The above images are from tough guy McCool a San Francisco private gumshoe who encounters the asset laden Mrs. Grant. It's right out of a Mickey Spillane Mike Hammer novel.
To date Malone's White Fedora boasts 9 authors with stories ranging from The Bluff - In a life and death situation who was pulling the bluff? to The Best Ever Tip - A bartender should know his customers to An Eye For An Eye - Two cops, a perp and a vice in a tale with a twist.

Entry rules are very simple:

(1) Stories can be contributed by e-mail

(2) Stores should not be more than 5,000 words. Longer ones may be serialized

(3) All original copy remains with the author with the exception of one time only web publishing rights granted to Malone's White Fedora

(4) Until advertising sponsorship can be obtained, Malone's White Fedora site can provide no remuneration for works submitted and published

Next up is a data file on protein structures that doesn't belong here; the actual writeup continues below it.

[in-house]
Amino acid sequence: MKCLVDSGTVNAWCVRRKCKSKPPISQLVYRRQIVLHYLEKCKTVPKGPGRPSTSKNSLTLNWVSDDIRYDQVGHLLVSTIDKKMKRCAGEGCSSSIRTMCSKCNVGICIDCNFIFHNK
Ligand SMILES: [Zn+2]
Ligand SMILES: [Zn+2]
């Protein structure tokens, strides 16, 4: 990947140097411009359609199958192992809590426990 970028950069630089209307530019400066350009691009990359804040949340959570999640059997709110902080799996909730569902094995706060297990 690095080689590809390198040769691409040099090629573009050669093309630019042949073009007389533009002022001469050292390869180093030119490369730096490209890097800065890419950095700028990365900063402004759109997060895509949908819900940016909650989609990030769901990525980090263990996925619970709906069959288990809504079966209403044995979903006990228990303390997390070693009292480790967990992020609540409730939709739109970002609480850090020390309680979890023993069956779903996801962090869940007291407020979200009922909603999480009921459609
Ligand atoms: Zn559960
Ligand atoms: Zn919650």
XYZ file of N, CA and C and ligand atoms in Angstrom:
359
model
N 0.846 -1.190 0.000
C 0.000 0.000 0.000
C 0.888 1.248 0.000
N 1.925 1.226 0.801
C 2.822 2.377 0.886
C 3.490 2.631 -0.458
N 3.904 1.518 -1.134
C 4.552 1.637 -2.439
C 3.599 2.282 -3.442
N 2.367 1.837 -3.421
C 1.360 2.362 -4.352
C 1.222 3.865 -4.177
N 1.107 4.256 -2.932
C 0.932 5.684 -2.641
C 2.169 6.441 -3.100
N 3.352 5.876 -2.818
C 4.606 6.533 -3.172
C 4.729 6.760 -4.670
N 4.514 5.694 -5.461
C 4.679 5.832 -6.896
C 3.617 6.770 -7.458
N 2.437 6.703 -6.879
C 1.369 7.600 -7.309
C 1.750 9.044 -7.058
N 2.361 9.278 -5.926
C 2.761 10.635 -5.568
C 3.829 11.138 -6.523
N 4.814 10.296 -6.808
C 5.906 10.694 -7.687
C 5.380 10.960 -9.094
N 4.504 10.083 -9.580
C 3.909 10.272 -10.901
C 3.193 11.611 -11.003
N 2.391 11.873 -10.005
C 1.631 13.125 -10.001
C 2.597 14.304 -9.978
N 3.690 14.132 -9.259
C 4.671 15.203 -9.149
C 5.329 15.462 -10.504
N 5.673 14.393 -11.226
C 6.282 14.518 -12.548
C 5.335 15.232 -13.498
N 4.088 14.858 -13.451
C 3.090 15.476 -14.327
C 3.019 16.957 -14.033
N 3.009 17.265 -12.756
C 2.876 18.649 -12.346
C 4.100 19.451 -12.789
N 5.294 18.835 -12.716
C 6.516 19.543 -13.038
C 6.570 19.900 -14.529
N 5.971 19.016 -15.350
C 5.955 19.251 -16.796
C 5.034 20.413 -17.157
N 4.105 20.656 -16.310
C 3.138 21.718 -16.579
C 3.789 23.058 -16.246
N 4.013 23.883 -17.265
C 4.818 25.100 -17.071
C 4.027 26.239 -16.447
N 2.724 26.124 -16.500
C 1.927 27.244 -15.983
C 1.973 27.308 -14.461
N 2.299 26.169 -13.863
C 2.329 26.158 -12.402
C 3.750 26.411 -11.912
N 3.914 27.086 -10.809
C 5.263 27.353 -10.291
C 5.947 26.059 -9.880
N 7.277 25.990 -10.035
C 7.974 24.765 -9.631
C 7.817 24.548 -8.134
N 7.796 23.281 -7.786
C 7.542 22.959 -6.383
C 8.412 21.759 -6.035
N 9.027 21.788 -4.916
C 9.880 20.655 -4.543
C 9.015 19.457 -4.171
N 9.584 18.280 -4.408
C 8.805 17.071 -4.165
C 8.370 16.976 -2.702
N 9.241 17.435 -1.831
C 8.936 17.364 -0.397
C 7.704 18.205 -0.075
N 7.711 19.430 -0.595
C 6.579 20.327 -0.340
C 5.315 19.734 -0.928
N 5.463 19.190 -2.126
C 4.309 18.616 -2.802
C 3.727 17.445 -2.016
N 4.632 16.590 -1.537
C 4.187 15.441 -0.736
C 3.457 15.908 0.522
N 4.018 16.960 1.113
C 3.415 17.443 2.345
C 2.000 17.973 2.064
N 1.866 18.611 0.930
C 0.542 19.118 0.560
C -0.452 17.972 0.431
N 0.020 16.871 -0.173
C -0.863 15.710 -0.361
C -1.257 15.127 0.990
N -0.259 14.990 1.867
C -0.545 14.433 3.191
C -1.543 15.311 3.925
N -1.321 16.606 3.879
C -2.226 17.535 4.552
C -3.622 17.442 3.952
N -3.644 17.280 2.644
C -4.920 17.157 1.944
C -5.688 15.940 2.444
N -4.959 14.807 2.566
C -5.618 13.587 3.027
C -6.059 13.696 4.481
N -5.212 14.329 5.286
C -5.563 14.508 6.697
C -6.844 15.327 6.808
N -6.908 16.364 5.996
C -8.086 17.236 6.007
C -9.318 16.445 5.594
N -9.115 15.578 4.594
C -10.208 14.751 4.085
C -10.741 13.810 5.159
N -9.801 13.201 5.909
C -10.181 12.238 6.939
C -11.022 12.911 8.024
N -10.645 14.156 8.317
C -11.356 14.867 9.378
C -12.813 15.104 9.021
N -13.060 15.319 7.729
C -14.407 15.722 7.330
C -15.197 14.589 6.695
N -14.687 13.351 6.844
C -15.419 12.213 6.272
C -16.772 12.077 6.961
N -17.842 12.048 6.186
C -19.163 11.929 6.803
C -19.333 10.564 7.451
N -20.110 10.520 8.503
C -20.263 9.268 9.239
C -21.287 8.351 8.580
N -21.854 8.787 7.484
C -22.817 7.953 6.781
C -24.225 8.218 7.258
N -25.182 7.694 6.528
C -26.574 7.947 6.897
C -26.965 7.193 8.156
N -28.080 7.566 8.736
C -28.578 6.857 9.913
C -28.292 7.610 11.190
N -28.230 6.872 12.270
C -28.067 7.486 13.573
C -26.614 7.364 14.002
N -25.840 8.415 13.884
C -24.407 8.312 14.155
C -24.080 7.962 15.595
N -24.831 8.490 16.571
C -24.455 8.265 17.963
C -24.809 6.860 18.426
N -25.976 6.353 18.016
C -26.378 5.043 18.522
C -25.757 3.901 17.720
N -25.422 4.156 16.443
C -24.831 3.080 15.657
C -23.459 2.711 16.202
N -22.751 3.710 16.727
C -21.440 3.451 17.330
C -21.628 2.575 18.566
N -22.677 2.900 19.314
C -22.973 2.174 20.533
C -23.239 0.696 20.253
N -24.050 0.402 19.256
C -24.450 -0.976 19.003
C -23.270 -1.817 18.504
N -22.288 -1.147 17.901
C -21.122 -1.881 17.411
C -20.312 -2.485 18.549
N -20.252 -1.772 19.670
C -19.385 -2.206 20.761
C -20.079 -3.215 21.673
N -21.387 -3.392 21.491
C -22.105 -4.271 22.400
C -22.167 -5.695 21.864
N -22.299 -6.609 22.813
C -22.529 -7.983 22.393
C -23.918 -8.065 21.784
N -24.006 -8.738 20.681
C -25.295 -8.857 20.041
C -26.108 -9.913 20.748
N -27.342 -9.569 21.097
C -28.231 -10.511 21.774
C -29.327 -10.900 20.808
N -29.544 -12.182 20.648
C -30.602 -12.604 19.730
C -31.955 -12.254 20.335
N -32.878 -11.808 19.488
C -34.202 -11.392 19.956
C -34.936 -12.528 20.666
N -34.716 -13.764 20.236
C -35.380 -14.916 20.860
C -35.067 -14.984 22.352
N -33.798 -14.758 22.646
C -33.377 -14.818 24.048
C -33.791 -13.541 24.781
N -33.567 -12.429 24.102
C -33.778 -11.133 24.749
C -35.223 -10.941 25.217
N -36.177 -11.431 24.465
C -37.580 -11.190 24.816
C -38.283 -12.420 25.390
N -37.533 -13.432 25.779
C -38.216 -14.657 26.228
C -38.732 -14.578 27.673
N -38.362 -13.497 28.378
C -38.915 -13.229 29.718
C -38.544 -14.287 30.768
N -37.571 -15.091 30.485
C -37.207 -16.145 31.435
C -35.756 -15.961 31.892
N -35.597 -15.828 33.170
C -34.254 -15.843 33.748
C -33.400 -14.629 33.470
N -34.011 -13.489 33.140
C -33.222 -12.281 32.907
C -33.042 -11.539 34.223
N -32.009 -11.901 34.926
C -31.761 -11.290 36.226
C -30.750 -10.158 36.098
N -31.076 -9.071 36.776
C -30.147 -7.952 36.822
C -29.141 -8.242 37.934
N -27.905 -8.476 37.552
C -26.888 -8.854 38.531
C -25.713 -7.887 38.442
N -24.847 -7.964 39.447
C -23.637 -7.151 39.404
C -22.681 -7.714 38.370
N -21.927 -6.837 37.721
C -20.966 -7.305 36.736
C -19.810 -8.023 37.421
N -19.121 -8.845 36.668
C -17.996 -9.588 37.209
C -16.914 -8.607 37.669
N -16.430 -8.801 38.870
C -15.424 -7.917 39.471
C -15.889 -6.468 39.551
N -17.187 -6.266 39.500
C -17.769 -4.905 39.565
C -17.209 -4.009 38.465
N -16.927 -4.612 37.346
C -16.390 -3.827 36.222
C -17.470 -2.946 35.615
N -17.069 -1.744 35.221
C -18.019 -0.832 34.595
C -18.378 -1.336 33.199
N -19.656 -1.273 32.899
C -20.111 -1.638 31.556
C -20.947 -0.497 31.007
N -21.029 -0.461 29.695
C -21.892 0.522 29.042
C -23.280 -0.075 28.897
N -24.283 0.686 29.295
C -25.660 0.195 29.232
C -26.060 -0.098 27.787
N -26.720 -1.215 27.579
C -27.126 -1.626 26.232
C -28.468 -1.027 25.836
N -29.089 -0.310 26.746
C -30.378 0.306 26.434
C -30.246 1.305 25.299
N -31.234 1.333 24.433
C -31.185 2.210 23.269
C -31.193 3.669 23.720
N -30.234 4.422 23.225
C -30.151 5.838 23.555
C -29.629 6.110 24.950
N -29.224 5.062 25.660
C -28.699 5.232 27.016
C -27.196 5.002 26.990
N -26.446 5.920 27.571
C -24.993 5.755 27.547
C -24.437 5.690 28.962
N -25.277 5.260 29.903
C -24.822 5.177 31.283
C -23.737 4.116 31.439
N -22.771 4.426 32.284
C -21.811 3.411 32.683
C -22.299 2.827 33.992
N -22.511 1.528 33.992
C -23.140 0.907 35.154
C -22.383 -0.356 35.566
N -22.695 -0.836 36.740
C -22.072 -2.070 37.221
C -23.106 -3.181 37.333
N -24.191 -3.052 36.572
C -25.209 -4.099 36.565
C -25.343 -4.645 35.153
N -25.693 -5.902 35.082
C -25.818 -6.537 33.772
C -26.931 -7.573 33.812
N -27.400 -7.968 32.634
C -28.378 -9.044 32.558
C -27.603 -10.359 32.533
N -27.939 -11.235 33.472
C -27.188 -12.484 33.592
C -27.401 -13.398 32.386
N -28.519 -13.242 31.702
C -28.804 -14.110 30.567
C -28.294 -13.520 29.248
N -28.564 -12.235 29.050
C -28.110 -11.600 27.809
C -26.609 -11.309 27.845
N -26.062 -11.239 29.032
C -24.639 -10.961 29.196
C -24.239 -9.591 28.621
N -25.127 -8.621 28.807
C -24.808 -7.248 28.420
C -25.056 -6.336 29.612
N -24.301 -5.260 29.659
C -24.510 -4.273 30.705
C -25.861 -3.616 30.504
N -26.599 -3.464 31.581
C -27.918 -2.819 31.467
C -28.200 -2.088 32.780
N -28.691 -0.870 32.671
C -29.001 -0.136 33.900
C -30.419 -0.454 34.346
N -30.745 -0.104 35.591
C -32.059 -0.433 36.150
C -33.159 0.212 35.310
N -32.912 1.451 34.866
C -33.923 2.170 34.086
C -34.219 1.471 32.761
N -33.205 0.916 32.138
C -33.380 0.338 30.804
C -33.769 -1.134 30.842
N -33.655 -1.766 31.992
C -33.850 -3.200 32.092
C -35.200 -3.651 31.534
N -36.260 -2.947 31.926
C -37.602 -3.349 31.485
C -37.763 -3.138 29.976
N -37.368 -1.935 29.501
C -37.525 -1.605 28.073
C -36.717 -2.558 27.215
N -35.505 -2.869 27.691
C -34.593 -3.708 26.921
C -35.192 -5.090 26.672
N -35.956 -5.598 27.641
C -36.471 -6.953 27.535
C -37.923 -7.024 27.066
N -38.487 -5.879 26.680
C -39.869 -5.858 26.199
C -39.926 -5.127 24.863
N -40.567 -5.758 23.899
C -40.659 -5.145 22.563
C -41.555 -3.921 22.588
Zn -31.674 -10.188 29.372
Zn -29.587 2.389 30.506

CyberSmokeBlog would like to share with you an excerpt from its entry.

Judicial Scandal on Broadway Avenue - Who was that woman?
By CyberSmokeBlog

Was sitting in my Broadway Avenue cramped, dingy almost furnitureless, windowless third floor office one humid July afternoon in Winnipeg, Manitoba capital of the Canadian Prairies when suddenly the most beautiful woman I'd ever seen walked through the door.

She was dressed in black - her tight, slinky, low cut dress, fishnet stockings, high heels ..... one could only imagine her undies! In a voice that almost cooed she offered her hand dripping with expensive jewelry as though she had done it many times before. What else was I supposed to do but shake it? had mystery woman just stepped out of Vogue Magazine that or Wellington Crescent. 

Before I knew it she'd leaned over my desk displaying her ample assets and after furtively looking around whispered, "You Private Dick CSB?" I seem to recall mumbling, "yes" as I struggled to refocus. "Have I got a courthouse scandal for you it will blow your socks and boxer shorts off at the same time!"

My first reaction was to ask, "Who are you?" After a long pause she leaned over again (Jeezus!) and purred, "Cynthia Muldoon mistress of prominent Manitoba Queen's Bench Family Division Justice ....."